From famed environmentalist Eg Begley Jr. comes his "Guide to Sustainable Living," a book about learning how to live the greenest life you can.
Using an "energy audit," Begley explains how each person can create a game plan for living more environmentally friendly at home.
Check out an excerpt of the book below and then head to the "GMA" Library for some more great reads.
The last two years of my life have been unbelievable. I've been filled with hope, watching Americans from all walks of life embrace the environmental challenges of today with action and optimism. Getting e- mails from red-state Republicans that say things like, "I may not always agree with you politically, Mr. Begley, but where do I get one of those barrels to catch rainwater?" makes me realize that this is a challenge we all understand and want to overcome.
Although I think many people give me way too much credit, if the example I've set in my life has been the inspiration for some people to make positive changes in their homes and businesses, then I'm eternally grateful.
In my first book, "Living Like Ed," I tried to summarize my 39-year eco-journey and all of the things I had done in various areas of my life— including my home, my transportation choices, my efforts to recycle and save energy, and much more.
Since that book came out, I've received incredible feedback from people all over the country, including an avalanche of advanced questions on various green subjects. People are hungry for answers, and I feel that since I started this green journey for my readers, I'd better join them on the ride.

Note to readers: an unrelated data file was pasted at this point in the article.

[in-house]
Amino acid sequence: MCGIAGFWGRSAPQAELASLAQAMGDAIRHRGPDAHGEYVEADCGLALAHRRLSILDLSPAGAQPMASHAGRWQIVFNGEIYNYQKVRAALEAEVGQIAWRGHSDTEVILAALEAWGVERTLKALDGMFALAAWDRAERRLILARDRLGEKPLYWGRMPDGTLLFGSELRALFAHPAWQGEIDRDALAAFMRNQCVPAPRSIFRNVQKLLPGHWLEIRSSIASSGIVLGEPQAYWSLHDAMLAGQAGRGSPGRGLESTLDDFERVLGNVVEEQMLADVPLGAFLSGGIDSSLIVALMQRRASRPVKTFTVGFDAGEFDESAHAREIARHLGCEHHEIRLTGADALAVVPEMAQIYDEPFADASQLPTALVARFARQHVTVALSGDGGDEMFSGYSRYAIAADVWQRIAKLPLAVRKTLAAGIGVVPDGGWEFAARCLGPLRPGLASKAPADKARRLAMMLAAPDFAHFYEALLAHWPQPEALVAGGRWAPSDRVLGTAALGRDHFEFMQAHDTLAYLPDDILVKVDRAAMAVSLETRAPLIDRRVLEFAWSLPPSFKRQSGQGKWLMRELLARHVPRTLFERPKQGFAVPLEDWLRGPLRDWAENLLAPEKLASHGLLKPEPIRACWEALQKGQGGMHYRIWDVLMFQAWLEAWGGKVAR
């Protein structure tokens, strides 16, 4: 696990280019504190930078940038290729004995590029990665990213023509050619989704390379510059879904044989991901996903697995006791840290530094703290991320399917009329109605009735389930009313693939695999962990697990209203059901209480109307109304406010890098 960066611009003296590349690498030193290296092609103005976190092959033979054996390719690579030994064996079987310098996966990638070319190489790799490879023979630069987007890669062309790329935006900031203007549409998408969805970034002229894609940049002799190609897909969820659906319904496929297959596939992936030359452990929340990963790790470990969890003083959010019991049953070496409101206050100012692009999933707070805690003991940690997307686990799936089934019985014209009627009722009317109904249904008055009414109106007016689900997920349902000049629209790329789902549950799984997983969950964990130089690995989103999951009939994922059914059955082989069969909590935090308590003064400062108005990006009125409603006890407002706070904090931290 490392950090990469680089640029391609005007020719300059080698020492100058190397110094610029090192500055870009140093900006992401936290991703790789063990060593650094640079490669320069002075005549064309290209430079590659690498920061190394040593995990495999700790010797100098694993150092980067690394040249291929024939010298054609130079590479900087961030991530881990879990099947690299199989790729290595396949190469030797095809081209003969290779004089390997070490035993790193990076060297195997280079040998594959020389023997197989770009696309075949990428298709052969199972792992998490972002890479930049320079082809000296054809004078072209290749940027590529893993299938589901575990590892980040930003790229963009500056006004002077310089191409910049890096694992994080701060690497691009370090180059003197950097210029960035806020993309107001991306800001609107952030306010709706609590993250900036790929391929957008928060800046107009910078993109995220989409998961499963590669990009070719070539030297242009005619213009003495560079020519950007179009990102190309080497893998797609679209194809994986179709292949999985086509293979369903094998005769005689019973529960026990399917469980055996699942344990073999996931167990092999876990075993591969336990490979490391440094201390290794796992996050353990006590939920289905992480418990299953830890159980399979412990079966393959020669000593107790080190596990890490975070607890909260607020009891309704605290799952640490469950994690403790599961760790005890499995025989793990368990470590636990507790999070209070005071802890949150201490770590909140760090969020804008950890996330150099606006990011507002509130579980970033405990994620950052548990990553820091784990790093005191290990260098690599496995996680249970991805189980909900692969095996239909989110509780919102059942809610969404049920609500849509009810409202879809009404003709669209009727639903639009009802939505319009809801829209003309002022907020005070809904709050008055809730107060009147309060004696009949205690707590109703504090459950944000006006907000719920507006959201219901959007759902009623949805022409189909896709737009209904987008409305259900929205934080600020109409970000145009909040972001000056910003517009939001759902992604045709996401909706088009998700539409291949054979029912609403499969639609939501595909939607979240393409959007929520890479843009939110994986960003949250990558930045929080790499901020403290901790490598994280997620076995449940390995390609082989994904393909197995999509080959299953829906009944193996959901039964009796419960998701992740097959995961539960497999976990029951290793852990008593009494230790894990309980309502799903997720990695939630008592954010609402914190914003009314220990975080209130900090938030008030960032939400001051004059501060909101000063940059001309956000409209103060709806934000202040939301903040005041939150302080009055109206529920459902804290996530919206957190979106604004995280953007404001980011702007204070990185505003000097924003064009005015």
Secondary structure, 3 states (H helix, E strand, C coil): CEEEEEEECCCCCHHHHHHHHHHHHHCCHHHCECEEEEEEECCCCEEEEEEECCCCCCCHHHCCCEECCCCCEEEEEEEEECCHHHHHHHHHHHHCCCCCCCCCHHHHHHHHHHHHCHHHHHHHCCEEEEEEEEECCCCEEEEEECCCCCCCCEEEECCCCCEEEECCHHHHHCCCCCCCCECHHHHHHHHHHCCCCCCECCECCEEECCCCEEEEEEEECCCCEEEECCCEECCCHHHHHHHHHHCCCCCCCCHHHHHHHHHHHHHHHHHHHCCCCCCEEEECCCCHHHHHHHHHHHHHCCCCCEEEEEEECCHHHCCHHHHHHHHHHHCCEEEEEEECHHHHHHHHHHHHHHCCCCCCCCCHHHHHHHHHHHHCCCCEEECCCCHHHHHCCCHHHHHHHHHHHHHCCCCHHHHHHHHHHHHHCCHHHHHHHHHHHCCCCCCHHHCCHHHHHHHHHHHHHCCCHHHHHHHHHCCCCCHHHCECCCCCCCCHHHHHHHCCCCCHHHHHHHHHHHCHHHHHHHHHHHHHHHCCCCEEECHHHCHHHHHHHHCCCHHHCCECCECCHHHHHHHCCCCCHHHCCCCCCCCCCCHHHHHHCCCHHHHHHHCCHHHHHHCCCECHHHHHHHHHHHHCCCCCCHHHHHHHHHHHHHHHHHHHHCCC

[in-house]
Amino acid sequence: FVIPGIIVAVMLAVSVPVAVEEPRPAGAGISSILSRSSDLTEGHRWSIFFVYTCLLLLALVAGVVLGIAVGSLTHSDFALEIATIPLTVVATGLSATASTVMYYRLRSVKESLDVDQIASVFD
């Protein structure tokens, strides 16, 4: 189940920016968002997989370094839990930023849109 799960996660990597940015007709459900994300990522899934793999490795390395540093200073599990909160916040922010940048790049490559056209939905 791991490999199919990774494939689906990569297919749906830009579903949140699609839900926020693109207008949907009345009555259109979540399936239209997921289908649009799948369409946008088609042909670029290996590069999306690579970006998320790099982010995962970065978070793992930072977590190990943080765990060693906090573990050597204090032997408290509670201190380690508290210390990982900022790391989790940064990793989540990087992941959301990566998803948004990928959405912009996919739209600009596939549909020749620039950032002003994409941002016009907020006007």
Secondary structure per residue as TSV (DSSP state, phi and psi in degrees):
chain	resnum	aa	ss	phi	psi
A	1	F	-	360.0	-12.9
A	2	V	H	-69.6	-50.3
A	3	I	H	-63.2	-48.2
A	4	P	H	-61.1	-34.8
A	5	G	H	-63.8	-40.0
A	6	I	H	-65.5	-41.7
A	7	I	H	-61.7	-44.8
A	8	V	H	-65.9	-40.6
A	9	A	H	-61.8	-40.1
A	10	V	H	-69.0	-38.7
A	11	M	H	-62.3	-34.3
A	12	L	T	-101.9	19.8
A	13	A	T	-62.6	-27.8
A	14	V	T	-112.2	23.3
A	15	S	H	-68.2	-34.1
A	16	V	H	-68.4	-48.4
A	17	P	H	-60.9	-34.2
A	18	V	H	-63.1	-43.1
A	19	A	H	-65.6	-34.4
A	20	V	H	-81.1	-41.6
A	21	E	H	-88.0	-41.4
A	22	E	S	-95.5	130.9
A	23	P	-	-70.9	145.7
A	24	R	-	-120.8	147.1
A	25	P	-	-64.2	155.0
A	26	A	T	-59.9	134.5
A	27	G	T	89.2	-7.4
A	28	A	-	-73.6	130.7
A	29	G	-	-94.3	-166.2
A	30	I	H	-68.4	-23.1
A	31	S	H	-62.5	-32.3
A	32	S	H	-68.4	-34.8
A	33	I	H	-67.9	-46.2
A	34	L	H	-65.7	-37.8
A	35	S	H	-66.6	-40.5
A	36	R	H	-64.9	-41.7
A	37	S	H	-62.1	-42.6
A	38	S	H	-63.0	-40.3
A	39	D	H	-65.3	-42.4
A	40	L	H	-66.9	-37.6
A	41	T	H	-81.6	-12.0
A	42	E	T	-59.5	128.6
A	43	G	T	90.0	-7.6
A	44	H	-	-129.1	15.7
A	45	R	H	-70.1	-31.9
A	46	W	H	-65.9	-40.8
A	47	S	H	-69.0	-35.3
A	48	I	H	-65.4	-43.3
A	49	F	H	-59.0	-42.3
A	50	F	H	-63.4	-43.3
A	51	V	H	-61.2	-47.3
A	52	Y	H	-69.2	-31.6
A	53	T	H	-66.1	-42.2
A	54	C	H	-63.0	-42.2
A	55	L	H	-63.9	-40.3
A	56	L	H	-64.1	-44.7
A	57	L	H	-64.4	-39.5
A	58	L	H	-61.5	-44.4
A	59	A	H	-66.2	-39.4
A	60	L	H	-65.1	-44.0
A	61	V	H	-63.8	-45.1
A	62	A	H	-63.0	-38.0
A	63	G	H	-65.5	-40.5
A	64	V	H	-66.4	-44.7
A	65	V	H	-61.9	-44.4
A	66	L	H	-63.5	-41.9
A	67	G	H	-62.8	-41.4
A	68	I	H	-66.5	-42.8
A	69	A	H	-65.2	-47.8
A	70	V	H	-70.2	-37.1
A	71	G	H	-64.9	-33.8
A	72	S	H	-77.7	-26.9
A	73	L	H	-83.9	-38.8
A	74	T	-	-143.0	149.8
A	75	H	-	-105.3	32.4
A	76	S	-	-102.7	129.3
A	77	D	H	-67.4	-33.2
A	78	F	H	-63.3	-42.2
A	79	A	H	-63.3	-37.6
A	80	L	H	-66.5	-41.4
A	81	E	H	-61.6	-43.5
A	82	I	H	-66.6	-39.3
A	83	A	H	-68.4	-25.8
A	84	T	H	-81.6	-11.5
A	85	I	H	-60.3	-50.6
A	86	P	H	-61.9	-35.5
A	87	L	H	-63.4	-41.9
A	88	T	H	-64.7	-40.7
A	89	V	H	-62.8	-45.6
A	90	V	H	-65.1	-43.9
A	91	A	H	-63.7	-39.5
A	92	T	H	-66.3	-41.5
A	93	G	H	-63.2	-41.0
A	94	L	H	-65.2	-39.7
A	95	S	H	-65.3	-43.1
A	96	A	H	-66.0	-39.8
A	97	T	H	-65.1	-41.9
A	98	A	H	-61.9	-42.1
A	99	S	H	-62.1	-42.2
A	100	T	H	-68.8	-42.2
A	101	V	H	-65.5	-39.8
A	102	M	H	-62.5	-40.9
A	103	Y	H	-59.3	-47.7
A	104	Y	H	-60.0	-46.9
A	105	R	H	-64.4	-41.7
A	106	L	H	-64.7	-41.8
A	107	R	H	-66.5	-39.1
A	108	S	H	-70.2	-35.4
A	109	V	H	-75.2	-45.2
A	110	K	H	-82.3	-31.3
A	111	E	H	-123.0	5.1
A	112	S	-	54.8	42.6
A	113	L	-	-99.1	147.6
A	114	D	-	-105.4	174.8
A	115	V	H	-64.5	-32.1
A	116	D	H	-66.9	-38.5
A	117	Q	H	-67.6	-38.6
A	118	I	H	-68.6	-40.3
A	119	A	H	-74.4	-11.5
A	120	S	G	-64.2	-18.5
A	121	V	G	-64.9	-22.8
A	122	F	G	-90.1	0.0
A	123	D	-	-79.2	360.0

If the first book was a map, I tried to give everyone the correct ZIP code for Ecotopia. We even visited some of my favorite points of interest along the way. Now with this new book, "Ed Begley Jr.'s Guide to Sustainable Living," I want to really turn on that green GPS unit and take a very specific look at my entire journey so that I can answer all of your great questions.
As my friend Paul Connett likes to say, there are two kinds of thinkers today: back-end thinkers and front-end thinkers. Imagine your bathtub faucet is stuck and water is pouring onto the floor. Back- end thinkers start to bail water using a cup. When they find the cup is too small, they switch to a bucket. When they find the bucket still isn't keeping up, they bring in a pump to bail the water. When that's not enough, they bring in an even larger pump in an attempt to keep up.
The front-end thinker, on the other hand, turns off the tap to the bathtub, and then begins the process of cleanup. In this book, I've tried to take a front- end thinker approach to going green. If you make the right decisions and do things in the proper order, you can put money in your pocket, reduce waste and pollution in the city where you live, reduce our overall dependency on Mideast oil, and lead a healthier and more toxin- free life. And who isn't for all of those things?
Please join me on this journey to make your home—and your lifestyle—greener and healthier and better overall in so many ways.
There's an old saying: whiskey is for drinking and water is for fighting. And I think it's true. We've certainly had a lot of water wars over the years—throughout civilization, and most recently in arid states including Arizona, Nevada, and California. And we'll continue to have conflict over water as more and more development occurs and the available resources become more scarce.